But despite the defect, the Court of Appeals ordered the petition to be placed on the November 2012 ballot. The panel said it was bound by an earlier Court of Appeals opinion, Bloomfield Charter Township v Oakland County Clerk, 253 Mich App 1 (2002), which held that substantial compliance with the statutory referenda requirements is sufficient. In Bloomfield, the annexation petition at issue did not comply with a statutory requirement to have petition warnings in 12-point type. Although the Bloomfield court acknowledged that the “annexation petitions indisputably contained several variations from the statutorily prescribed language,” the court upheld certification of the petition. The Bloomfield court said that, “As a general principle, all doubts as to technical deficiencies or failure to comply with the exact letter of procedural requirements are resolved in favor of permitting the people to vote and express their will on any proposal subject to election.” Bloomfield also calls for courts to determine whether language on the petition “appears in sufficiently clear terms so that those signing the petition can be assumed to have understood to what it was they were appending their signatures.”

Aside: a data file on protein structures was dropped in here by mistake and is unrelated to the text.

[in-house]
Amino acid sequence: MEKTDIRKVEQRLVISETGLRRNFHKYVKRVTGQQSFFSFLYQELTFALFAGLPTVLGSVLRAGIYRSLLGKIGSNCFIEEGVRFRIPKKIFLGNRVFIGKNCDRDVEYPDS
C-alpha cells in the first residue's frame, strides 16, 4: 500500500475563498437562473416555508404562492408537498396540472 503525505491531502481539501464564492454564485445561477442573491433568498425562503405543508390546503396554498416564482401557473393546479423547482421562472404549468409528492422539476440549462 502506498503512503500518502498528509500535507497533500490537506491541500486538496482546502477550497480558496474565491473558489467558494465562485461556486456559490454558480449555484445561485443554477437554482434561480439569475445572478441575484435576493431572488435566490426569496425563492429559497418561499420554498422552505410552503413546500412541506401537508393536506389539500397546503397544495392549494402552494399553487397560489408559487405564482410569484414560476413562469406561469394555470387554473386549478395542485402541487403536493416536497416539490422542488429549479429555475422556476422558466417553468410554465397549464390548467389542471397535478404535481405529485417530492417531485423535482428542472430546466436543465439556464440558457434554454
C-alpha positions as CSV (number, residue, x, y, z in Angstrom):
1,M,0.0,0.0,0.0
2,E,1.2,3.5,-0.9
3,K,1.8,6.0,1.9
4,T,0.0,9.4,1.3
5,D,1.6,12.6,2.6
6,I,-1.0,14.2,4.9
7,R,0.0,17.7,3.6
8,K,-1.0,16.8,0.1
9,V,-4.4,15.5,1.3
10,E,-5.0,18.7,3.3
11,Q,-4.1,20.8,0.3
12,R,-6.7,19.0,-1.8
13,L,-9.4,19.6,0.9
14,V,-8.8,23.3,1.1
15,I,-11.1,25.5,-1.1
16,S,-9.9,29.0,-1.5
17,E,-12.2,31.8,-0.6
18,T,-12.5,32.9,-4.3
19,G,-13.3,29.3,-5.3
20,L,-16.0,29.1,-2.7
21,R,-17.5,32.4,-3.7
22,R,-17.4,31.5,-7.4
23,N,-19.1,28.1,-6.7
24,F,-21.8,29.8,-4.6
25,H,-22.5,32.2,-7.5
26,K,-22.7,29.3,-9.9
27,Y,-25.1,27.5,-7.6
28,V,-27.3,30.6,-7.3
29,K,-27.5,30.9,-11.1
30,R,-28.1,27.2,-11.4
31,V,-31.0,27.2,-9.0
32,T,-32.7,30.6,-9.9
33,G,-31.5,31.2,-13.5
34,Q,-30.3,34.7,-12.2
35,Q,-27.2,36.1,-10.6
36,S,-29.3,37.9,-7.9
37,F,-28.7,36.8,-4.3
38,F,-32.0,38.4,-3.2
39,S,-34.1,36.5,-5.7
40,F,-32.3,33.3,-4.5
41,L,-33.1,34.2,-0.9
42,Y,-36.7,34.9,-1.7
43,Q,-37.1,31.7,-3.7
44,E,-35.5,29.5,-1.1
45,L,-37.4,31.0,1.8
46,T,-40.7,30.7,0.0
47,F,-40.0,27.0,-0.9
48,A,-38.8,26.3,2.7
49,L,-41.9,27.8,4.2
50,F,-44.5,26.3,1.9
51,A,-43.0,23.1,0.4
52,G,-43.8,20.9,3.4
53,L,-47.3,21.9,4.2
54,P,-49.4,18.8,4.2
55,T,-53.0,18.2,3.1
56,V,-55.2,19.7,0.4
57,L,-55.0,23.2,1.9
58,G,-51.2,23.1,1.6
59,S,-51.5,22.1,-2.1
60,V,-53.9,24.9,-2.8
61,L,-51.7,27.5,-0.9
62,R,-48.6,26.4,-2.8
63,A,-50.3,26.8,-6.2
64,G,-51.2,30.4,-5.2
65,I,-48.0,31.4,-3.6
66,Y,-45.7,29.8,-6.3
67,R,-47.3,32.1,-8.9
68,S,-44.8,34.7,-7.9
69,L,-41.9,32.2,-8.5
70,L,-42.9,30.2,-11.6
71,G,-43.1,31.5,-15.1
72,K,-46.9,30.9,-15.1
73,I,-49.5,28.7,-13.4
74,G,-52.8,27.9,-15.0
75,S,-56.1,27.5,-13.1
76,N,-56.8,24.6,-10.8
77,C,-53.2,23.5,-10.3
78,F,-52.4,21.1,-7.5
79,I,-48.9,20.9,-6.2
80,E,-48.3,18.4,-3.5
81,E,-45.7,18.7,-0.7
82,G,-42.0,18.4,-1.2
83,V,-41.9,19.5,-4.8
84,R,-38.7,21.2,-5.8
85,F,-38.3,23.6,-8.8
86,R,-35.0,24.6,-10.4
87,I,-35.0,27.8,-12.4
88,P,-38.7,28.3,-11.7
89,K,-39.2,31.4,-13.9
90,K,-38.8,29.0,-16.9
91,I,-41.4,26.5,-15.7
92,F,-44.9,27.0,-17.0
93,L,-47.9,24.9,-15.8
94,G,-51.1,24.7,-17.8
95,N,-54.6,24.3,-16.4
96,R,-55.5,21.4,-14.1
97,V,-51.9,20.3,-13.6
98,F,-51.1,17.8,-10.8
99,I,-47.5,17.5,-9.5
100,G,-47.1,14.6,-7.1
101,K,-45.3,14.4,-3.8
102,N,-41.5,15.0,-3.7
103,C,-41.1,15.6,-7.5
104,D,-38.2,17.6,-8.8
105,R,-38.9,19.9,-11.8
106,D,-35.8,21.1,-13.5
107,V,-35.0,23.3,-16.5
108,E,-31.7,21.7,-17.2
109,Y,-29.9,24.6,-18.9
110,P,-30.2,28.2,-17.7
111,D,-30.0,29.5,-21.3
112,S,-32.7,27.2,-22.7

The Court of Appeals in Stand Up for Democracy said that Bloomfield was binding precedent which the Stand Up panel was bound to follow. But Bloomfield was wrongly decided, the panel said: